The failure of public policy is clear to people like Wanda McGuire who suffer the consequences of political and economic systems in stupefying competition to see which one is more dysfunctional. The hypocrisy of politicians, such as Bruce Rauner, the newly elected governor of Illinois, adds to the feeling that the most we can expect from the moneyed elite are lectures about the benefits of economic frugality.

Prior to being elected governor, Rauner was chairman of the Chicago-based private equity firm GTCR. In that capacity, Rauner made millions of dollars in fees collected from public employee retirement funds that invested in his company. Rauner is now calling upon the Illinois legislature to dismantle the same defined benefit pension plans that his company made millions doing business with.

Interestingly, GTCR has also had investment contracts with several California public employee retirement funds, including the California Teachers Retirement System, the California Public Employees Retirement System, and the Los Angeles City and County Employees Retirement Systems. This is according to the financial intelligence-gathering firm, Preqin.

At St. Barnabas (named after the Saint of second chances), seniors watch TV, chat in small groups, and enjoy the daily meals that are provided for a two-dollar contribution. Talking with the visitors here, who all live on very limited incomes, the impulse toward self-pity is refreshingly absent.

“You learn to become a fighter,” says Martha Guzman, a small but sparkling woman who won a battle with breast cancer after 25 years as a waitress. “I worked for 25 years for tips and I had nothing saved at the end of it. But if I had the attitude of ‘poor me,’ I’d just curl up and die.”

“We need to put forward a simple question as advocates. Do people want their mothers and fathers to have retirement security? Do they want their children to have a decent retirement?”

Guzman, who shared her tips with her kitchen staff when she was working and helped put her two children through college, pays $780 a month in rent and receives $889 a month from Social Security. “For fun I’ll go to the park, take a walk, go to a concert, anything that’s free,” she smiles.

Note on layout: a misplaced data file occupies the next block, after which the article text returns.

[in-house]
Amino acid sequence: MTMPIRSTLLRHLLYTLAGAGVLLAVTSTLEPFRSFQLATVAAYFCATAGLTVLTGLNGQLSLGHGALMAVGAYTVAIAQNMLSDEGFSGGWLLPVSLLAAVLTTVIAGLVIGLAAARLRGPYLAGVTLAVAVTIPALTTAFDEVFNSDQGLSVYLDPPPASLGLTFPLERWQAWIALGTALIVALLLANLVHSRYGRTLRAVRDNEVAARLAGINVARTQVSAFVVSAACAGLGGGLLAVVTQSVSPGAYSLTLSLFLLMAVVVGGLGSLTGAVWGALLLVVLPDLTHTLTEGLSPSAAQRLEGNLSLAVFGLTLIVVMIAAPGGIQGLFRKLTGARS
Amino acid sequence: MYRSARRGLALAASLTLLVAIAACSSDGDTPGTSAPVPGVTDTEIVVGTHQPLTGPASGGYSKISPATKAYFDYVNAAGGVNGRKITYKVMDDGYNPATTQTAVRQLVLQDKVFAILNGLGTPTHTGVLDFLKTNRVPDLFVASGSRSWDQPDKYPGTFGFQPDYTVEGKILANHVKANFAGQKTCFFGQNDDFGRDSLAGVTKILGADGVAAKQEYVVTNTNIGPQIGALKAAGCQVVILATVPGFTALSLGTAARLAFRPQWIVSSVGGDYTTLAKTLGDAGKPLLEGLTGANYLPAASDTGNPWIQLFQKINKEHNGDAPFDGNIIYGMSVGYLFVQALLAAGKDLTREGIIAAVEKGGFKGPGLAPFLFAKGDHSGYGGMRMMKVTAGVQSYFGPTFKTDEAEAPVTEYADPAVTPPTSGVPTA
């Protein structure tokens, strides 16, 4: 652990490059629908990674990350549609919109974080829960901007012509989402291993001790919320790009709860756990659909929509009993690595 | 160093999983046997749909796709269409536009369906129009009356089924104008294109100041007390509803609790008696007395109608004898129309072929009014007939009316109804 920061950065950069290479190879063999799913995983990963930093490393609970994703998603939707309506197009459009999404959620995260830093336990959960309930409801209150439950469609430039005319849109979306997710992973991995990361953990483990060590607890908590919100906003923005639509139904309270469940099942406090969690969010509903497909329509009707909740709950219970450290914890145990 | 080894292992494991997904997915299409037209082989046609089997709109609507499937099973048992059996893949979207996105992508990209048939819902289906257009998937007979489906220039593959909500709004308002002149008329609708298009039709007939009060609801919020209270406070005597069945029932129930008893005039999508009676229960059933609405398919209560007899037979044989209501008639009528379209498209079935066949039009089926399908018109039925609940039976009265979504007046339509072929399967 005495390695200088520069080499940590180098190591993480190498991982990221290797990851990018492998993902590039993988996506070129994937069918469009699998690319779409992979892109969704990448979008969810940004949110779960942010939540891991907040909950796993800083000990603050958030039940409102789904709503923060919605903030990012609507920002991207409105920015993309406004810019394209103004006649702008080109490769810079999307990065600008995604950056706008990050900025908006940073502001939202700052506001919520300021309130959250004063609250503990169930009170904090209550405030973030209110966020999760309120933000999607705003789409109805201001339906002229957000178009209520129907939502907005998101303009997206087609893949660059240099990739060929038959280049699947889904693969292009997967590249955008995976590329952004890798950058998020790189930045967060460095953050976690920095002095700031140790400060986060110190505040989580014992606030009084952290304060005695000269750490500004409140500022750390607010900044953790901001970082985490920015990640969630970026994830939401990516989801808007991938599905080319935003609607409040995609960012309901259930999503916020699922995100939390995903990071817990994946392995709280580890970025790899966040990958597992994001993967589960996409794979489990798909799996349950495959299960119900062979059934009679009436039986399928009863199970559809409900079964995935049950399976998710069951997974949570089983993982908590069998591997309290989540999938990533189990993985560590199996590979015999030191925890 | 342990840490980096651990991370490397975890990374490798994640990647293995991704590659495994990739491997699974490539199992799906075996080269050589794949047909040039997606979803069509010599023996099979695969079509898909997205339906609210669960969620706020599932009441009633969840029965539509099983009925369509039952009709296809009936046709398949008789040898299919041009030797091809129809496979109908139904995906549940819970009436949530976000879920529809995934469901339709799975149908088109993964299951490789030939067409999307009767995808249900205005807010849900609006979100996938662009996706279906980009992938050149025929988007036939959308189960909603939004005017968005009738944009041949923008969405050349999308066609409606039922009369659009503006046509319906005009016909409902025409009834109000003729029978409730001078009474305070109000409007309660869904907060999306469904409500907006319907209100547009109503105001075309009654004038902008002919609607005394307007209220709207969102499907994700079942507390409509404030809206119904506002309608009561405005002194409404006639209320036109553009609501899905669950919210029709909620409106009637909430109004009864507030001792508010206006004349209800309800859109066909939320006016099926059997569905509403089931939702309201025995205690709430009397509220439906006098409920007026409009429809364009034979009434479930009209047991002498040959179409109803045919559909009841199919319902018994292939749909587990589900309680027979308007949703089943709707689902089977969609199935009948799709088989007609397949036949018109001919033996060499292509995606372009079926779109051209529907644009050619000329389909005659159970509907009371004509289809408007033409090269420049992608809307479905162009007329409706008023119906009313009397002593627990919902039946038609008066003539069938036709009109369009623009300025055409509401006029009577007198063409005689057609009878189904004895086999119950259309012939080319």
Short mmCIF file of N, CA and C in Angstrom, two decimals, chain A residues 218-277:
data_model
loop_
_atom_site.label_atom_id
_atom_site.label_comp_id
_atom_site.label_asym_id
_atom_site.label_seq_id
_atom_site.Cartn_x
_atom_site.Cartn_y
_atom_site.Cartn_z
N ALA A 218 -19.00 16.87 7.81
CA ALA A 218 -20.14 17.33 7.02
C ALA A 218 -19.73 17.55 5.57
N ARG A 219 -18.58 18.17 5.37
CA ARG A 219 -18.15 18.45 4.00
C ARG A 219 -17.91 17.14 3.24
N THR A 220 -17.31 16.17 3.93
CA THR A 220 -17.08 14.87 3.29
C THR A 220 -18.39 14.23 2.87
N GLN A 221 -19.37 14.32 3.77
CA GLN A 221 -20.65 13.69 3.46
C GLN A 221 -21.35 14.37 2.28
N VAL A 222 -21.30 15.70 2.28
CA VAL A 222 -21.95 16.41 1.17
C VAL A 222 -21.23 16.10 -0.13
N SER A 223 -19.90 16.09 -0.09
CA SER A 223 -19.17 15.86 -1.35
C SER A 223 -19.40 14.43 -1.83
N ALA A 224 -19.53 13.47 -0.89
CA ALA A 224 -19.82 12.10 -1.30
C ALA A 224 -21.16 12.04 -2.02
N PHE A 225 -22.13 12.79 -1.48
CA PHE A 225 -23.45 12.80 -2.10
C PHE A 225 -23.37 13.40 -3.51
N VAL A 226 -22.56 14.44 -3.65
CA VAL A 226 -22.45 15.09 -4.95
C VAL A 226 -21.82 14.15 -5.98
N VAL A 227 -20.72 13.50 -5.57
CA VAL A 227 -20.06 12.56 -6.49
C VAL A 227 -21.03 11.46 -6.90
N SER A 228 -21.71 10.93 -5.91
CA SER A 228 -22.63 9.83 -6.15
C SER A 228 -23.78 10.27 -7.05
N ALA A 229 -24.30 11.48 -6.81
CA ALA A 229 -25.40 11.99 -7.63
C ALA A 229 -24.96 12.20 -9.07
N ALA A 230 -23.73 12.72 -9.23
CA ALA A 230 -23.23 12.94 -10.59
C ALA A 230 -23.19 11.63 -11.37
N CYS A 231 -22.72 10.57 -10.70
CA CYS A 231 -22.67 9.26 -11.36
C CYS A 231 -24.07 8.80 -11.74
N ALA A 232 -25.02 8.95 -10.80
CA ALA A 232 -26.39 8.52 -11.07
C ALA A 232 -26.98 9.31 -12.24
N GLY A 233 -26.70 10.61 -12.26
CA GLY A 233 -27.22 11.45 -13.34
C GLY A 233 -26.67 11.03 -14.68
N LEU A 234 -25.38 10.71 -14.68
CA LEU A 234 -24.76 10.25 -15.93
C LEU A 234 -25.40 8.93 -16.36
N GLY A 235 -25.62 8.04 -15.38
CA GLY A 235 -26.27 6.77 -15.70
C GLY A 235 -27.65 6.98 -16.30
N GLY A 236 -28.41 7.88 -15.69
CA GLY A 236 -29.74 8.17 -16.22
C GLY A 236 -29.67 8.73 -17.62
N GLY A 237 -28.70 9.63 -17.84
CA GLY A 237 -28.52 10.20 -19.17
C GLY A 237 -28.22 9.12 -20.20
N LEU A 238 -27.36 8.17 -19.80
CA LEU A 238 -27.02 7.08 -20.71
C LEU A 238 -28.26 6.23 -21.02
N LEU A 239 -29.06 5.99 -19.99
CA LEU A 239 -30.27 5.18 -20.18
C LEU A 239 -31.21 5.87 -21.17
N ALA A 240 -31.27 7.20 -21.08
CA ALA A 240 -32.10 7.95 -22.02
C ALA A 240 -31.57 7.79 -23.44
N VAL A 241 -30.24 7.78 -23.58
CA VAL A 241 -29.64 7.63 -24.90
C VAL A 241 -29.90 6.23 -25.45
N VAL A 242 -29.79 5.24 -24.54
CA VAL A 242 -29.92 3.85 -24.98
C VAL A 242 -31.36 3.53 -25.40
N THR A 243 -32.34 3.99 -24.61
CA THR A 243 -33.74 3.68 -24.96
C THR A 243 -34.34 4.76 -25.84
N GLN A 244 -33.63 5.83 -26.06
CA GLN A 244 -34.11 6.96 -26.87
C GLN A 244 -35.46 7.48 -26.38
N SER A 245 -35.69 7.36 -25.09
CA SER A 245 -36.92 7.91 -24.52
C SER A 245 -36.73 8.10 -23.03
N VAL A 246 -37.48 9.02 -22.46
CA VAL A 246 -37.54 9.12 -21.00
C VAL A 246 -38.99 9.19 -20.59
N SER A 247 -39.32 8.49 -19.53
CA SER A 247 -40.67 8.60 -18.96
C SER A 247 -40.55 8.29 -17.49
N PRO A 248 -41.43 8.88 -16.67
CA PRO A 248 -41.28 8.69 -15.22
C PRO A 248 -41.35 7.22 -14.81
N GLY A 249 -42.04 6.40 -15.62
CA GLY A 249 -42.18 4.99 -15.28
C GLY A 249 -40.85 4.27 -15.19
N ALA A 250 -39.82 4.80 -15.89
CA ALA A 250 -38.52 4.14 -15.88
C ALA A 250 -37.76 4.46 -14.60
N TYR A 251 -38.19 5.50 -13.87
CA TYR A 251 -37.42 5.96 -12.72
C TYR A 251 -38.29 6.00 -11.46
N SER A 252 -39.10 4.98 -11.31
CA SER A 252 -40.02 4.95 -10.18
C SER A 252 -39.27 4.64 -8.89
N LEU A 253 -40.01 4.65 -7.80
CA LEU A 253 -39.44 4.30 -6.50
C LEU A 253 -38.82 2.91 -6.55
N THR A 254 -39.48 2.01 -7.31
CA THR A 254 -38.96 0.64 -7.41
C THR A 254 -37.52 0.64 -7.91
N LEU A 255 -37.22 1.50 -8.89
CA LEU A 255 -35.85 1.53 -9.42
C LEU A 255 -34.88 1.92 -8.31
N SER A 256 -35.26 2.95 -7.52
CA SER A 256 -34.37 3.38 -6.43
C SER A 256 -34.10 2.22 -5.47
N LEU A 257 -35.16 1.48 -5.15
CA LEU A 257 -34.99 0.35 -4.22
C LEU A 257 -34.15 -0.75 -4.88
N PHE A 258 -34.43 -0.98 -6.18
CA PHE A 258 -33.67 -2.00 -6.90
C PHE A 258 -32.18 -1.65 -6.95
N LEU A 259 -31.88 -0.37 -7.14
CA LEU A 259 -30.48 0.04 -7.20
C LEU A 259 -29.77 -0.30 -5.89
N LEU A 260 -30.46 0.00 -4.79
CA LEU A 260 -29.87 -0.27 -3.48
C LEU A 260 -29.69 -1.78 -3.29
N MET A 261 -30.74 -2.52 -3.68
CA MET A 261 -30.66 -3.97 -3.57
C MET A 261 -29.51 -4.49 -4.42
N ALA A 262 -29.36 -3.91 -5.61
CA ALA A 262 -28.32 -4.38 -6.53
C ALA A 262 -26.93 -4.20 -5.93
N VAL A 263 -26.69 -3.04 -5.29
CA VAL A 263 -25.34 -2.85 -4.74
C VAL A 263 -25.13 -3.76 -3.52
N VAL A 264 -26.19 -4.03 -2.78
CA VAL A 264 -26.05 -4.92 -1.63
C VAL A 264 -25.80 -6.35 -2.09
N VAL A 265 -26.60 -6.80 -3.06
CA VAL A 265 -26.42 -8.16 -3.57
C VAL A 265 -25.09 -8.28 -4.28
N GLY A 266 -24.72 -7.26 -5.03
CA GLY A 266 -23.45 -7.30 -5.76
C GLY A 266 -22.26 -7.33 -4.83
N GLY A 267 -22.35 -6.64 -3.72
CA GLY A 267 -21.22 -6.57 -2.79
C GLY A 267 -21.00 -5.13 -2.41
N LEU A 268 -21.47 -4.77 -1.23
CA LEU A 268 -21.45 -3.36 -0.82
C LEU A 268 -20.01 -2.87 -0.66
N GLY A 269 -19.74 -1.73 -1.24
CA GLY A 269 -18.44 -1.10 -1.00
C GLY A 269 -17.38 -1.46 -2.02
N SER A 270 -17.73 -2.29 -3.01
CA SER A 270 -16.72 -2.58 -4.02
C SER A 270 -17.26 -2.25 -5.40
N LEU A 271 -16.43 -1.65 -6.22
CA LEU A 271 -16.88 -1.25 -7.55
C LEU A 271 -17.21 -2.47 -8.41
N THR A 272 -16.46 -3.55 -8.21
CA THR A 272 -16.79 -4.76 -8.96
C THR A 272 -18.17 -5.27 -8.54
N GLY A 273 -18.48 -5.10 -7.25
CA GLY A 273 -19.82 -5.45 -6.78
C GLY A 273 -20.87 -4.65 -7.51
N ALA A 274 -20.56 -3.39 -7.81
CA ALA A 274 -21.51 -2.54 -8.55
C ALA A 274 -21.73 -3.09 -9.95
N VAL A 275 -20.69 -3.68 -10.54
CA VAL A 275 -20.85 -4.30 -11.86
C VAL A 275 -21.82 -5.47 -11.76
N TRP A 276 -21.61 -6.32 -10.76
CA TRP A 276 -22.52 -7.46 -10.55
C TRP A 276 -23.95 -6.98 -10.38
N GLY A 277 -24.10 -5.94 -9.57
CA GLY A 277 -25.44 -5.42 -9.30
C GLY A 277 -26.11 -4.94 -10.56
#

She is mother to a son and daughter who are currently working their own ways toward retirement, and she wants them to do better than she did.

Jacques Loveall, a leader with the United Food and Commercial Workers Union, recently spoke at conference of labor and financial leaders.

“We need to put forward a simple question as advocates,” he suggested. “Do people want their mothers and fathers to have retirement security? Do they want their children to have a decent retirement?” The vast majority of California residents would undoubtedly respond with a resounding yes to those questions.

Talking about retirement issues in that way, as involving the dignity of a person’s mother or father or son or daughter, is the language of movement building.

When I told Wanda that the series I was writing this article for was advocating for access to pensions and retirement savings for all California workers, she smiled and observed, “That would be nice.”

This post originally appeared on Capital & Main, a Pacific Standard partner site, as “Half of California Workers Are Heading for Retirement Struggles." It is part of a month-long series exploring how economic inequality is transforming California, and what can be done to rebuild our vanishing middle class.

Related